Over the years, I have been asked to frame some very strange things – a shark’s jawbone, the skin shed by a snake, a wooden figure of a fisherman, to mention just a few. If you have something 3-dimensional to frame, don’t hesitate to come and discuss it with me, whether it’s a set of medals, an item of clothing, weapons, cutlery, ceramics, jewellery, or anything elseyou think would be better behind glass.
The example on the left is a “shadow” frame; there is a gap between the mount and the board holding the forks. The frame on the right (which I did 36 years ago!), uses an inner frame to hold the glass away from the panel.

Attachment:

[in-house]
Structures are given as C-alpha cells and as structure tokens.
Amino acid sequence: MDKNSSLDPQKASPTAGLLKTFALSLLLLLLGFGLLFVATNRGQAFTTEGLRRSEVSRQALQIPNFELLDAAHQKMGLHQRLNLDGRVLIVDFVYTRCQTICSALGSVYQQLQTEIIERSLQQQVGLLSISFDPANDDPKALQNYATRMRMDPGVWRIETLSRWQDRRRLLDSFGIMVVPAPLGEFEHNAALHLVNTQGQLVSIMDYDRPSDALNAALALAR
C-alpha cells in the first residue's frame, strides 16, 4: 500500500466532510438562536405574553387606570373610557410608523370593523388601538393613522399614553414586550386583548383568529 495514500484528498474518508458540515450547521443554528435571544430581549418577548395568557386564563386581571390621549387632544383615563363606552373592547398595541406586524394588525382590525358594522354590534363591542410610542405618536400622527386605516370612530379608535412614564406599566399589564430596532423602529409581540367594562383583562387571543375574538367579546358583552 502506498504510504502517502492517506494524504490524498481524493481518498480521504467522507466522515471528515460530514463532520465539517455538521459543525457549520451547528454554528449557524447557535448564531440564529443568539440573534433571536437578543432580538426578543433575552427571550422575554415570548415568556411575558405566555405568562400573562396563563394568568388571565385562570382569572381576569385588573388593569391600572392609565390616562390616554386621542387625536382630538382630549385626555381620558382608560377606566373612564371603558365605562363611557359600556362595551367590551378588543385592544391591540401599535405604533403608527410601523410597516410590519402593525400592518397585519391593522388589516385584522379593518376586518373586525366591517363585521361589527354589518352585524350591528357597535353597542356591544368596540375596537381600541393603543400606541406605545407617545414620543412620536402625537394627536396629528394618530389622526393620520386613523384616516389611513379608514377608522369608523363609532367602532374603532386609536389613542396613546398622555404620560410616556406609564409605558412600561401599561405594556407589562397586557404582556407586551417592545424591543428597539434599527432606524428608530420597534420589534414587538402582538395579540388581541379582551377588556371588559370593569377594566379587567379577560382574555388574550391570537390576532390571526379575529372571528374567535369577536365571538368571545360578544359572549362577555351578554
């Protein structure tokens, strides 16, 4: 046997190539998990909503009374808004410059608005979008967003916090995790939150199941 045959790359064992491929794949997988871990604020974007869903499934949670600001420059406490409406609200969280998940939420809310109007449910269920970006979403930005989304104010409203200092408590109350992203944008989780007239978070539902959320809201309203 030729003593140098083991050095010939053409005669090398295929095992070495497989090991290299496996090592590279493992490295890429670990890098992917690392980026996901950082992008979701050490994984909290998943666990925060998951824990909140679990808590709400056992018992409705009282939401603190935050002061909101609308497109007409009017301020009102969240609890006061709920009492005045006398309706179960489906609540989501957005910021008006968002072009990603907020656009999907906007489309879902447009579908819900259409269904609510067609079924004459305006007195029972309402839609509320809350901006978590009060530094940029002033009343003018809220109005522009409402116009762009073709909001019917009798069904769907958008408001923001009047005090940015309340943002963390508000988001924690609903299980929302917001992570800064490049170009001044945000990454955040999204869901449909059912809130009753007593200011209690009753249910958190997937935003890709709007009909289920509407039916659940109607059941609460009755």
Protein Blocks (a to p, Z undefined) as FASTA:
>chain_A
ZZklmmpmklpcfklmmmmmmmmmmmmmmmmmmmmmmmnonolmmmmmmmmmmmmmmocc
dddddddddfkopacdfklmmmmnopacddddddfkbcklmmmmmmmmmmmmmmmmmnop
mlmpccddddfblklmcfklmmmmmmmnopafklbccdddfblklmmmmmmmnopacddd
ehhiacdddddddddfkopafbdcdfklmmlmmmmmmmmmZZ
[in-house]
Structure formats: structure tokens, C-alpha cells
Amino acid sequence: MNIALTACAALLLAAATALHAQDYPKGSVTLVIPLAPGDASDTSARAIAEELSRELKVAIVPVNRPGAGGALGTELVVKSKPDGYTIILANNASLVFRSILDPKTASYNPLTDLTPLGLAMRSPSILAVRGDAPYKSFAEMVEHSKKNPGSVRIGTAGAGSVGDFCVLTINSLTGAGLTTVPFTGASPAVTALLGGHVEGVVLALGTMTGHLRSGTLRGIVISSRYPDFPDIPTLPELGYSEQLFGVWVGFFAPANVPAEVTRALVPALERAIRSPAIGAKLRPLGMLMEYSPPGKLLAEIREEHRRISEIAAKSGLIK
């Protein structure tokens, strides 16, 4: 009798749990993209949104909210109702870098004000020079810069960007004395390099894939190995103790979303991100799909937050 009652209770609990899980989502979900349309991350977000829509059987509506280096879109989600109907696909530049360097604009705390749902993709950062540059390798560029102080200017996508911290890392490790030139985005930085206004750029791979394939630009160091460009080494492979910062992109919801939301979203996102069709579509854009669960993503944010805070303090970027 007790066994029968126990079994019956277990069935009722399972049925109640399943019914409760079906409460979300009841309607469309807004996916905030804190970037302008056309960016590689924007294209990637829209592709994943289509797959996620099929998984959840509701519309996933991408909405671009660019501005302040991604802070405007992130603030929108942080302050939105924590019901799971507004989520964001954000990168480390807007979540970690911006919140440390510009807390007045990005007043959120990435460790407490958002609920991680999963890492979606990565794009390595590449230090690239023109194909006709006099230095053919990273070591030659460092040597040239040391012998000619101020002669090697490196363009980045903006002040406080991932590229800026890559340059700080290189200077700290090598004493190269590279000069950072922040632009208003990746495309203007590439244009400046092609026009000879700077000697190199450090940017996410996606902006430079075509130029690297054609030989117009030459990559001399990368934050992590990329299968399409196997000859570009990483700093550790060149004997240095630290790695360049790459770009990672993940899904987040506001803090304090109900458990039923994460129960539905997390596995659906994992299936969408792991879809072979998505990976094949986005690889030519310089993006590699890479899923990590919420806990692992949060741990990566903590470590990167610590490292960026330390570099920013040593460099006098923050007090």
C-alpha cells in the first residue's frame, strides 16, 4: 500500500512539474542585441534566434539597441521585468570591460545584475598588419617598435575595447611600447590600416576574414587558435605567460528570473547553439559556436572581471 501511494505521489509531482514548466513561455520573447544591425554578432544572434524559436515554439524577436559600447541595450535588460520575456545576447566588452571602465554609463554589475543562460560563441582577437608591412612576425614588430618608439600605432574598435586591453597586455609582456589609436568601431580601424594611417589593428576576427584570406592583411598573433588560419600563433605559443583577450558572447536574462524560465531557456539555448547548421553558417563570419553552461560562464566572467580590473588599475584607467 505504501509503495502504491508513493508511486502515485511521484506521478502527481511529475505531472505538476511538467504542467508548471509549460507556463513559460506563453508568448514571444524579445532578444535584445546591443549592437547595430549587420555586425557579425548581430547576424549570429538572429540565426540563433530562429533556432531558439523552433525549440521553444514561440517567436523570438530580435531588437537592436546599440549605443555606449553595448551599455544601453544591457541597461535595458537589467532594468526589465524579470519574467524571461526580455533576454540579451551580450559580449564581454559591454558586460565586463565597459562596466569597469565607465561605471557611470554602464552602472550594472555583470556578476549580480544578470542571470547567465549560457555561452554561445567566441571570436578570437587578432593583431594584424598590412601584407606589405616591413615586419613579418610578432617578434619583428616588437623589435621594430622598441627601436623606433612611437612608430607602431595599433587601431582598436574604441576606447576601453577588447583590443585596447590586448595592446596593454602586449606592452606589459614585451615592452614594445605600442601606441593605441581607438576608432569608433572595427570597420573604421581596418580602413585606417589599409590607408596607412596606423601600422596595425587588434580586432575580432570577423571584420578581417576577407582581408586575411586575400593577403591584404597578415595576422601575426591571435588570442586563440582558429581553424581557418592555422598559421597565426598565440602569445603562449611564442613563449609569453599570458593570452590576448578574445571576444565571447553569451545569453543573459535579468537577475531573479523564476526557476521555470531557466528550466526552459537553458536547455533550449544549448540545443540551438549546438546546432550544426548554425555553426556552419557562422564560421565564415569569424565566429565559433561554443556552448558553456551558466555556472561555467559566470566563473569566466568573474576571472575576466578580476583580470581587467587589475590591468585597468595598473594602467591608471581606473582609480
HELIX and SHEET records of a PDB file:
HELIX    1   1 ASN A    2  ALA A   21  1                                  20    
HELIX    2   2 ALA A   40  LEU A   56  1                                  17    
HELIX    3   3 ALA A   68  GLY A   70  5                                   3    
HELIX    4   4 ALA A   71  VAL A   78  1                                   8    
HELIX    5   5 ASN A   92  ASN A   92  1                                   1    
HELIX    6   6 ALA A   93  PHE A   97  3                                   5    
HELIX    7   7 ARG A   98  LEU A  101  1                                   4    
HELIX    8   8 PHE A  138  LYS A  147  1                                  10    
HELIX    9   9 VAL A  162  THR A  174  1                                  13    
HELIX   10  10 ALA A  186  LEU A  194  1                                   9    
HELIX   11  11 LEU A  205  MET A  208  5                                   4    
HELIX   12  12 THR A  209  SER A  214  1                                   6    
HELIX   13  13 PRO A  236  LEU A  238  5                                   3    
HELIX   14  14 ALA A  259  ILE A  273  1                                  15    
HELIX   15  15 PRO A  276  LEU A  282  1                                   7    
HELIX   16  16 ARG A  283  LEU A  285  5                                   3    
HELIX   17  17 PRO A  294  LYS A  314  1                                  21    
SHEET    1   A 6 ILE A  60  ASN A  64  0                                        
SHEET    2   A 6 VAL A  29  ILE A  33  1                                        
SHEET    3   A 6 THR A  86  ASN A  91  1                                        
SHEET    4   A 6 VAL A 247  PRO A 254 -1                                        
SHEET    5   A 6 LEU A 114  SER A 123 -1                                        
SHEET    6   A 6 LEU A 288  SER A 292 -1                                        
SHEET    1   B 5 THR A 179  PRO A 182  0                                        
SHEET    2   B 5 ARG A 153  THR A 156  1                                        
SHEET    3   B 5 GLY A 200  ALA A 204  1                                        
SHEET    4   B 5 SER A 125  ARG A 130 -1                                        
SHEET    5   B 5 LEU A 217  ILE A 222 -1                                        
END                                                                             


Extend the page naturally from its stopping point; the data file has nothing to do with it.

There are various types of glass on the market, including some without reflective properties, which are especially suitable for object-framing. If it’s important to you that the glass is invisible, please ask about it when you visit.
This image has a very dark background; with normal glass this would act like a mirror, reflecting everything. As you can see, the only reflections are from the gold on the frame; the glass used was an American product called “Image Perfect” – no longer available in the UK, but there is an equivalent from another US company, called Tru-Vue.